'You're never gonna make it'

Spinnaker

By: Maggie Seppi, Assistant News Editor

 

If only I could count the number of times strangers, family friends and fellow students have told me “It’s tough out there these days, especially in the newspaper business,” I’d probably cry out of discouragement, or scream out of anger. Either way, I don’t want to hear it.

Yeah, it’s true, it’s a hell of a lot harder to get a job today – in any field – than it was way back when. But instead of feeding into the opinions of those who are certain I will never be employed, or at least that it will be a fight to the death to find even an unfulfilling career, I’m going to make a name for myself in the newspaper business. And, for that matter, in any other business I choose to be a part of.

To give you an idea of how these conversations usually play out, I’ll let you in on my latest “What’s your major? Oh, you’ll never get a job” confrontation.

This past month, I was involved in a lively discussion with my mom’s friend about my major, which, if you can’t tell, is journalism. I was given the “Oooooh, what are you going to do since this newspaper business is dying and all?’ Sure, it was more subtle than that, but those words seemed to permeate this discussion in some form or another.

I said I was hoping to start working for the school newspaper and that I would apply for internships and maybe find a job.

The first of my goals has been successfully completed.

I’d say even that example will suffice to demonstrate how wrong that family friend was and how unnecessary his disheartening words of advice were.

I’m aware newspaper subscriptions across the country are struggling, but the Internet is proving to be a viable alternative to papers. And the fact that people will always need to receive the news helps.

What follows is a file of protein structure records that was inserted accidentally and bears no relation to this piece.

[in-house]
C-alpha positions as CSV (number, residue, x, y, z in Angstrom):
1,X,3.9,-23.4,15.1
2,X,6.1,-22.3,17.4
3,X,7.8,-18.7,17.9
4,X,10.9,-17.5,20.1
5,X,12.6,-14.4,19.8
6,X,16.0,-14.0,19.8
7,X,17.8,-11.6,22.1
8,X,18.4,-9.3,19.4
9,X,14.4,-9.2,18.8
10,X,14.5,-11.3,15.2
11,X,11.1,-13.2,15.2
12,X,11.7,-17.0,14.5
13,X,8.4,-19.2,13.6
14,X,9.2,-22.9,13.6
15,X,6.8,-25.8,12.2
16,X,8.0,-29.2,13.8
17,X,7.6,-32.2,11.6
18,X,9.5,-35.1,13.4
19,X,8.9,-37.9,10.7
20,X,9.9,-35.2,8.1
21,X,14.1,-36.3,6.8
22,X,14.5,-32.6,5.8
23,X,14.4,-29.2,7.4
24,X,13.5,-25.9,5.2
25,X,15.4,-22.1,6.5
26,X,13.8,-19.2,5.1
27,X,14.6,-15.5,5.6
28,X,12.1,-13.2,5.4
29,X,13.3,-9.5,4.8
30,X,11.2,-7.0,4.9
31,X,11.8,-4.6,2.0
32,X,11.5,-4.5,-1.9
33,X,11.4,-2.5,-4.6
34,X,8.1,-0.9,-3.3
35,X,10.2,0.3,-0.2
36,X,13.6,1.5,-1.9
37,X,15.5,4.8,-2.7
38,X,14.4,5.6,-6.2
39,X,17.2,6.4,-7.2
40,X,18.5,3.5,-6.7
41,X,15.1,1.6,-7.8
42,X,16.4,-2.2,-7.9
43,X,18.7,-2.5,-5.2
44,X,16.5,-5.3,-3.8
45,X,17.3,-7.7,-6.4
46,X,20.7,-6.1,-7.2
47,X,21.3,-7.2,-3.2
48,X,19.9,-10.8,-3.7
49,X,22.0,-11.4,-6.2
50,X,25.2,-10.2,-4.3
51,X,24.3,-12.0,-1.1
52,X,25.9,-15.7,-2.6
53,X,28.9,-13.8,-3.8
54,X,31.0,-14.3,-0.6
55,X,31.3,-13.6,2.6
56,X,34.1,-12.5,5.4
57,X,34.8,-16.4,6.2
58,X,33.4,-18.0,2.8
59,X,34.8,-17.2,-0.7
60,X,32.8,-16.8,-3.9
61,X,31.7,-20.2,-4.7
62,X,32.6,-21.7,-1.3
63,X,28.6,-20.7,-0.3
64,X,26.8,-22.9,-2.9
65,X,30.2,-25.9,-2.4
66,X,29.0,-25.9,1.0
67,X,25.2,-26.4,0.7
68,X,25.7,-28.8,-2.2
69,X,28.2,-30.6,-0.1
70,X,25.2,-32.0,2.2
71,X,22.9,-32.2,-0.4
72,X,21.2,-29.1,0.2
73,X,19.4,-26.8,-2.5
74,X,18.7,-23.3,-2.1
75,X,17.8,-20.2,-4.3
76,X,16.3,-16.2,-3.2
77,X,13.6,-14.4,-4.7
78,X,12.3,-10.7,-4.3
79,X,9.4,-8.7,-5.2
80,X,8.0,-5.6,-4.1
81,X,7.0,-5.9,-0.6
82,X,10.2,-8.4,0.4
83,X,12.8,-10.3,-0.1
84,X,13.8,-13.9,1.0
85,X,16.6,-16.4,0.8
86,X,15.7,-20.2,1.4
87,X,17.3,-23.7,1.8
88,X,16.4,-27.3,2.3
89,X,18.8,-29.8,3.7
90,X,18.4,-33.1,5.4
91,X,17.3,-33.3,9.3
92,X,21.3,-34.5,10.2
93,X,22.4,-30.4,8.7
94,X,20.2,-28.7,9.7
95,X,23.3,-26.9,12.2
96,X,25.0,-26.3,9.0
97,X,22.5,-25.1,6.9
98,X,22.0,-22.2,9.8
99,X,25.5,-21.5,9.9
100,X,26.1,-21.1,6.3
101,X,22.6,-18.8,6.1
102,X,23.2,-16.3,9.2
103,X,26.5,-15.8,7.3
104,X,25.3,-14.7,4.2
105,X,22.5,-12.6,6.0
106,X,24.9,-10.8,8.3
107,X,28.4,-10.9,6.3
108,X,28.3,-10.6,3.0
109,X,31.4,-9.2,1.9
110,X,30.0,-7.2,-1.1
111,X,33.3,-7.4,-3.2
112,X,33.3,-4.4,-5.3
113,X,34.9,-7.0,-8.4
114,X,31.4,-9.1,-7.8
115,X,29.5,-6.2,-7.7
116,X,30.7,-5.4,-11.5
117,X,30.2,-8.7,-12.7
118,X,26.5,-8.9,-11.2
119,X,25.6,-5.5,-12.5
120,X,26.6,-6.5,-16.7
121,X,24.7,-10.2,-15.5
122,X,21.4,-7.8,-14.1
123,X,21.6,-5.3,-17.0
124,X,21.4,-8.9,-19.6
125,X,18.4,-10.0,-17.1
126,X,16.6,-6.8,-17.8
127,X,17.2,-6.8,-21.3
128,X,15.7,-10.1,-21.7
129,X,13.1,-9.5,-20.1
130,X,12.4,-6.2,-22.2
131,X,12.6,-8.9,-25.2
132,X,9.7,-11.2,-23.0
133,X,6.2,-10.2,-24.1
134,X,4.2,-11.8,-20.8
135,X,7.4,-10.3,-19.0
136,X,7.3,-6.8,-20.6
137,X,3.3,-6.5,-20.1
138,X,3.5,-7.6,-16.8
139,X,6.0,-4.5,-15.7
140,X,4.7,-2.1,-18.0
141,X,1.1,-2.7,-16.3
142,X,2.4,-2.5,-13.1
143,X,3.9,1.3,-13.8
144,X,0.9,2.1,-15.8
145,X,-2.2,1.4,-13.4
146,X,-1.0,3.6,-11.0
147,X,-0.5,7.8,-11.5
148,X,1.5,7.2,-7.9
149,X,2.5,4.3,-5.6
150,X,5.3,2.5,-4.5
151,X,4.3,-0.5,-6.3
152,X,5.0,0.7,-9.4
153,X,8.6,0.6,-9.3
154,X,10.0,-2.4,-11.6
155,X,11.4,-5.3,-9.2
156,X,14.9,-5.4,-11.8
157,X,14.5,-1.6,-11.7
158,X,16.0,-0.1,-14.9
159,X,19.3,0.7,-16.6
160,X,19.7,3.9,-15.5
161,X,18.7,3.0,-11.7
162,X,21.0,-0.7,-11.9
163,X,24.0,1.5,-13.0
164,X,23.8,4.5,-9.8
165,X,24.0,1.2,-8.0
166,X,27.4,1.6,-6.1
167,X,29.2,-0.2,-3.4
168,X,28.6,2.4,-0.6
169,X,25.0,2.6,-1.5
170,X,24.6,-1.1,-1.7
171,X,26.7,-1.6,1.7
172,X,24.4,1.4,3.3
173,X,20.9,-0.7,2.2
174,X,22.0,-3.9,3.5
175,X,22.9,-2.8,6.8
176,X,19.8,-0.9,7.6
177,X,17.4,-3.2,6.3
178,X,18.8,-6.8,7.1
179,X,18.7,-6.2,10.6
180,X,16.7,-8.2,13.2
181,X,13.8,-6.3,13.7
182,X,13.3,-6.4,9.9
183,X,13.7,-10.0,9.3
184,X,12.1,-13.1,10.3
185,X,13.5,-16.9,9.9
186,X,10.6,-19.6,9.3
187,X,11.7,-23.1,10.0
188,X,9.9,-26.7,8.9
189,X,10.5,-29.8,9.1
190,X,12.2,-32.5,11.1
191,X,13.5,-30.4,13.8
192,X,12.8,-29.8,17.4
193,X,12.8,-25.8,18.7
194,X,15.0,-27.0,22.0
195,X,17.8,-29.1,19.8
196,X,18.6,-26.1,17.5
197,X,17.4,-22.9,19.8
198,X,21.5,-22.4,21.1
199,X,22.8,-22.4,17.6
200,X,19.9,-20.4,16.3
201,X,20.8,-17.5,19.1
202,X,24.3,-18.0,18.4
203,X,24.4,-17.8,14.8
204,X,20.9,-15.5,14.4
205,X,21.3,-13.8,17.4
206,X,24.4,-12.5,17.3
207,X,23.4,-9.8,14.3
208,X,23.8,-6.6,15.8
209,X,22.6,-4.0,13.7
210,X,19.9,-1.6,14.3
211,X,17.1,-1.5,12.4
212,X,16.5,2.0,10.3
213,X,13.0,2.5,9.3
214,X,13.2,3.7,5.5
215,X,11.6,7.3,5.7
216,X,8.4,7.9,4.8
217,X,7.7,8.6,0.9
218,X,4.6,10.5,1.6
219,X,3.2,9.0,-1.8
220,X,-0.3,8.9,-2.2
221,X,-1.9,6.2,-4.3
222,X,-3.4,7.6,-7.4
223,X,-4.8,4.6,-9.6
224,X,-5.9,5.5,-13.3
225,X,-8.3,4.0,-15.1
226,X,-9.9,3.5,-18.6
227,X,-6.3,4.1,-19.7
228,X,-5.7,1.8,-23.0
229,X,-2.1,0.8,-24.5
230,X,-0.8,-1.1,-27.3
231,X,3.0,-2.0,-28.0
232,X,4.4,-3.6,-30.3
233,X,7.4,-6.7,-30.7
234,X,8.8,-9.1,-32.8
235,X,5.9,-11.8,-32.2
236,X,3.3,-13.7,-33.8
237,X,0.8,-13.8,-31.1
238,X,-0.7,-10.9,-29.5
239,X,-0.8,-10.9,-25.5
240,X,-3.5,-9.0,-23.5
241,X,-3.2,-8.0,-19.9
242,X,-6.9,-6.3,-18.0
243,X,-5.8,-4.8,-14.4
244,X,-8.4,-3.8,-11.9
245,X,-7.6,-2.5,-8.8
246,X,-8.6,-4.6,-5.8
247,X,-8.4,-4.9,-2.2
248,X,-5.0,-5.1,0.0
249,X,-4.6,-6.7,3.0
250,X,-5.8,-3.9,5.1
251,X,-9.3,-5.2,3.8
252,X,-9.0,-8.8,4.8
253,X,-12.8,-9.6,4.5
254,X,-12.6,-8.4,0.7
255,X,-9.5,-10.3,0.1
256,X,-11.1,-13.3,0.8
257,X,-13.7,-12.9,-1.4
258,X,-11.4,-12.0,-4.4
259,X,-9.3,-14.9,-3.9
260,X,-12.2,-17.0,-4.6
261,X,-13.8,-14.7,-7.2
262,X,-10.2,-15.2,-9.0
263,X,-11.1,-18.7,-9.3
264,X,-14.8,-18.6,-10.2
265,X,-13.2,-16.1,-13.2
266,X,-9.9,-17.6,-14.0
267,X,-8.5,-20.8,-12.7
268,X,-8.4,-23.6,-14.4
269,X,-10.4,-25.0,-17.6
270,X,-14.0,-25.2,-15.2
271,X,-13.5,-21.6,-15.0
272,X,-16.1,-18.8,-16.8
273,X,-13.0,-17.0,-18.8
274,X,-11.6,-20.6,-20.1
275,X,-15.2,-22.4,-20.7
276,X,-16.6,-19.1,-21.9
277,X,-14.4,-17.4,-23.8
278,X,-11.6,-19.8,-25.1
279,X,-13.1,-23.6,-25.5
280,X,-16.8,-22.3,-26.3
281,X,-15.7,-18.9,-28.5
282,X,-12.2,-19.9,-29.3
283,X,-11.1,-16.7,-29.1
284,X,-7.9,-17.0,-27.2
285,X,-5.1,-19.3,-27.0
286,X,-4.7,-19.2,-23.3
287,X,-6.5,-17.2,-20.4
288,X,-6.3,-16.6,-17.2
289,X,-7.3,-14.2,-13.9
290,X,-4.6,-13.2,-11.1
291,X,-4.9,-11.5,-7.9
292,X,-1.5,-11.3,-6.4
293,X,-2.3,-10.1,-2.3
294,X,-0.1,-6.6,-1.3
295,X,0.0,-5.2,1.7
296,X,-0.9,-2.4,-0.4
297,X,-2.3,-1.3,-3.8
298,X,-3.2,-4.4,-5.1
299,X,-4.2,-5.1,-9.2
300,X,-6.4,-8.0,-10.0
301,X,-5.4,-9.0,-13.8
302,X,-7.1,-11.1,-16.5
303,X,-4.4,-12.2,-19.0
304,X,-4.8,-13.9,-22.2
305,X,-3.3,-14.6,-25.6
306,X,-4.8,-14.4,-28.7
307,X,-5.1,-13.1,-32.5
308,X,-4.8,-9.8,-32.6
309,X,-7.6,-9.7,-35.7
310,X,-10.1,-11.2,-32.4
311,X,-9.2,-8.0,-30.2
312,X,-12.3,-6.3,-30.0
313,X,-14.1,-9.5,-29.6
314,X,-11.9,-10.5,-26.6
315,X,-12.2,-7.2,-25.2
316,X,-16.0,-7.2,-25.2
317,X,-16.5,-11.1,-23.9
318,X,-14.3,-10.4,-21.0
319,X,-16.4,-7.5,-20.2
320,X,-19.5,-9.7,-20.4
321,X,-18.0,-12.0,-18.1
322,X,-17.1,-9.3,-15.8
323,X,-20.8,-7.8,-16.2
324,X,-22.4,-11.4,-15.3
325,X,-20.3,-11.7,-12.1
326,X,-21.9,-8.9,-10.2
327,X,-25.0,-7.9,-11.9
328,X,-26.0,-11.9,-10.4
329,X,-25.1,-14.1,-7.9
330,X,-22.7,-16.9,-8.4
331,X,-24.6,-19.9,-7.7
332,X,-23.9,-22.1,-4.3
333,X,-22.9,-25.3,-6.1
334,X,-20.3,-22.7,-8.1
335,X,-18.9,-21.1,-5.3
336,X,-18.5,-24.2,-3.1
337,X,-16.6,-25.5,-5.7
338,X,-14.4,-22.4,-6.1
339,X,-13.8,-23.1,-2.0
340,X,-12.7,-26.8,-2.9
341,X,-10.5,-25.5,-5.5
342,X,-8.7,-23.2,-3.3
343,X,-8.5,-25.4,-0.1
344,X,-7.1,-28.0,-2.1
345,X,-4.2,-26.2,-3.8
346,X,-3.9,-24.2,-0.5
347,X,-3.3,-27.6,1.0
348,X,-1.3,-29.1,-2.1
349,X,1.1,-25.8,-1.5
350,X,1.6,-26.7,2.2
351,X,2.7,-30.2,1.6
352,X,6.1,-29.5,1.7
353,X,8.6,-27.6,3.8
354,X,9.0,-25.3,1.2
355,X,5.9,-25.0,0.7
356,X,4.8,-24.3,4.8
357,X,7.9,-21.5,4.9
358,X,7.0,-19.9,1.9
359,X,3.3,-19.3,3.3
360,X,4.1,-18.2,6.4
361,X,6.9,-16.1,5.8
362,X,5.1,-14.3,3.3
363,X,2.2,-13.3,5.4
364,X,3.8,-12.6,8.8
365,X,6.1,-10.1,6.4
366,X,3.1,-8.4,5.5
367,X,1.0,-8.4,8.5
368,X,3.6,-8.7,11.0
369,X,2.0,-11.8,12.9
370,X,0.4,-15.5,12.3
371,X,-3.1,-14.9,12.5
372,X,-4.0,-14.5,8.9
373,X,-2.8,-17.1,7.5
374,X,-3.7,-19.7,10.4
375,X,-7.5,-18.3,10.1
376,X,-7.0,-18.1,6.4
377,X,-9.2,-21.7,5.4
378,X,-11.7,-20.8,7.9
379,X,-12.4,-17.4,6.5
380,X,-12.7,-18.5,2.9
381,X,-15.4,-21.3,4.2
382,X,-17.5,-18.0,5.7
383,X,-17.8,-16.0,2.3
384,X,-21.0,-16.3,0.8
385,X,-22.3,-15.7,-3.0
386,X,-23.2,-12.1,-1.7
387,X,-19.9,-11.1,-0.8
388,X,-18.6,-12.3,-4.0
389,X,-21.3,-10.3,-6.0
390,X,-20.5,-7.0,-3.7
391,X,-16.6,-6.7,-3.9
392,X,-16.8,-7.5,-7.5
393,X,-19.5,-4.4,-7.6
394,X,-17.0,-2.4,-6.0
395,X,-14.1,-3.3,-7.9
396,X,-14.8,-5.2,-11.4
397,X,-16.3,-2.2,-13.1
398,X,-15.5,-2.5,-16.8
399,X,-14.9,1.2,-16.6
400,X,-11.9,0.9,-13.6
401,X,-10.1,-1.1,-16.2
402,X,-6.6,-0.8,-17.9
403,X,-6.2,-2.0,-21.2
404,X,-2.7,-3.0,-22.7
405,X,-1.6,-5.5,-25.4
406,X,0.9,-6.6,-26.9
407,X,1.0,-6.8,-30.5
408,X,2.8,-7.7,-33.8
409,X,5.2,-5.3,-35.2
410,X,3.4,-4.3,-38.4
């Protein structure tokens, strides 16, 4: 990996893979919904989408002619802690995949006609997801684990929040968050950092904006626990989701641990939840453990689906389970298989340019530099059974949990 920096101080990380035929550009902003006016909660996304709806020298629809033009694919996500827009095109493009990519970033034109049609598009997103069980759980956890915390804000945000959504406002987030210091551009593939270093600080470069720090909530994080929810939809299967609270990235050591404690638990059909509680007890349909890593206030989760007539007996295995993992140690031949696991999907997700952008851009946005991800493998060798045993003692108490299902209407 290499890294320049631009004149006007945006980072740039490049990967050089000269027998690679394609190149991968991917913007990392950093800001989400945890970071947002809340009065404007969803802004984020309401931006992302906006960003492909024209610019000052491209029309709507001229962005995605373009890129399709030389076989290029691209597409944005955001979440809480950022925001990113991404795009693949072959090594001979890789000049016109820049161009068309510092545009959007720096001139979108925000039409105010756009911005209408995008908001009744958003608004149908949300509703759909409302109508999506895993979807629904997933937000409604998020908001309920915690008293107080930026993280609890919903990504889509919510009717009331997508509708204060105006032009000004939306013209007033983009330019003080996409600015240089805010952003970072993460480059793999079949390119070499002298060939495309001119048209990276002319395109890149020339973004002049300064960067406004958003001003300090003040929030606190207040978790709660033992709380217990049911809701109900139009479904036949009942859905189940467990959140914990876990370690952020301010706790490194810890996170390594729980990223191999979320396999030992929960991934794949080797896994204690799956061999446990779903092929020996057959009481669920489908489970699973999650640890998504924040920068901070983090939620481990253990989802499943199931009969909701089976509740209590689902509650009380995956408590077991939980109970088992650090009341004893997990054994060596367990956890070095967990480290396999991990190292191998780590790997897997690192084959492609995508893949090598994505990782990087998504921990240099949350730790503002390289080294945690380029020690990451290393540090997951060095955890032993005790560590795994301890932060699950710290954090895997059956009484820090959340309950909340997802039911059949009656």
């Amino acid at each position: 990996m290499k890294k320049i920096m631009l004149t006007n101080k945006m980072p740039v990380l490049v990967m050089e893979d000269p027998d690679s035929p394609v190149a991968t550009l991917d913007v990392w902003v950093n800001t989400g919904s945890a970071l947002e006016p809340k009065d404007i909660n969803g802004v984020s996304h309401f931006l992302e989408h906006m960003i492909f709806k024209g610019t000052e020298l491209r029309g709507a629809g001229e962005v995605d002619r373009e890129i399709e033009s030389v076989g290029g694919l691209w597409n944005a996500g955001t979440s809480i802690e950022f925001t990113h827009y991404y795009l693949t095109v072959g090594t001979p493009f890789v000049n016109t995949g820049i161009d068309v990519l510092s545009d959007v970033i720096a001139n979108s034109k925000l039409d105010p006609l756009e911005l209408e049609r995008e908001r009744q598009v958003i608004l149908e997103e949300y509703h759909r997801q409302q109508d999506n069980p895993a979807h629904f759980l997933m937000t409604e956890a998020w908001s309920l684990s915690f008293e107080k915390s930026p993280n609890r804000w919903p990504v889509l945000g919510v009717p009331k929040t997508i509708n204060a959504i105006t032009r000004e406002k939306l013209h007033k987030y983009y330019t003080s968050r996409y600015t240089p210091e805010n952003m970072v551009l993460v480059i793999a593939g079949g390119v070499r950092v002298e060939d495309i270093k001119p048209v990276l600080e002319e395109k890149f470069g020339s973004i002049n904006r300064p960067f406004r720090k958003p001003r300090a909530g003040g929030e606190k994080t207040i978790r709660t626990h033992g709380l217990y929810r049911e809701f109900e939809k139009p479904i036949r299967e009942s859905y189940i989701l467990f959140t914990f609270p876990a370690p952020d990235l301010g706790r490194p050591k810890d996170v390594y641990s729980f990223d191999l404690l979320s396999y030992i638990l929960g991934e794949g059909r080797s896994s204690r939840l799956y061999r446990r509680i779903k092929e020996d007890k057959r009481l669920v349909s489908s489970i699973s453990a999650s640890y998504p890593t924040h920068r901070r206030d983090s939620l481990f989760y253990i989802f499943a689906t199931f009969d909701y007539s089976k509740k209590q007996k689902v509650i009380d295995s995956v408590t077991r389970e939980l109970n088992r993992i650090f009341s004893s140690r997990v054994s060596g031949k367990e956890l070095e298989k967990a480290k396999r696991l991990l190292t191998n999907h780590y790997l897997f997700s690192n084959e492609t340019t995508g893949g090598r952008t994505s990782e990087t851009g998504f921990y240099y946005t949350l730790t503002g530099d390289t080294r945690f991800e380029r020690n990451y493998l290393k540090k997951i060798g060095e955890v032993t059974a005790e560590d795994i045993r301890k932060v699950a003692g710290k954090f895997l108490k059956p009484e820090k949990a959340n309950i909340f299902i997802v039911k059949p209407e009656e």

I may not have accomplished my second goal yet, but I have another year of college and a growing determination to make it happen.

It seems the only realistic major anyone can agree on is something involving the medical field. And a career in that field may very well guarantee a hefty paycheck, but I refuse to suffer through classes I hate to get that paycheck. I refuse to accept that I have to do something I’m only mildly interested in, just to end up with a three-bedroom instead of a one-bedroom. I’m ready for the struggles. I’m ready to prove wrong everyone that has and will continue to tell me how hard it’s going to be to succeed.

It doesn’t matter what you’re doing, as long as you know what to do with it. This goes for all majors. If you’re going into something that is economy-sensitive, you’re just going to have to work a little harder. You’re going to have to put yourself and your work out there and probably a little farther out there than you’re comfortable with.

Don’t let these people and their words of not-so-much wisdom bring you down. If you love what you are doing, keep searching for a practical way to apply it.

I may not be able to see my name in print at my doorstep every day, but I assure you, my byline will be out there. And I will be proud of it every day, especially the days I’m standing in my studio apartment, wondering what the hell I got myself into but knowing I wouldn’t want to be doing anything else.

 


Email Maggi at [email protected]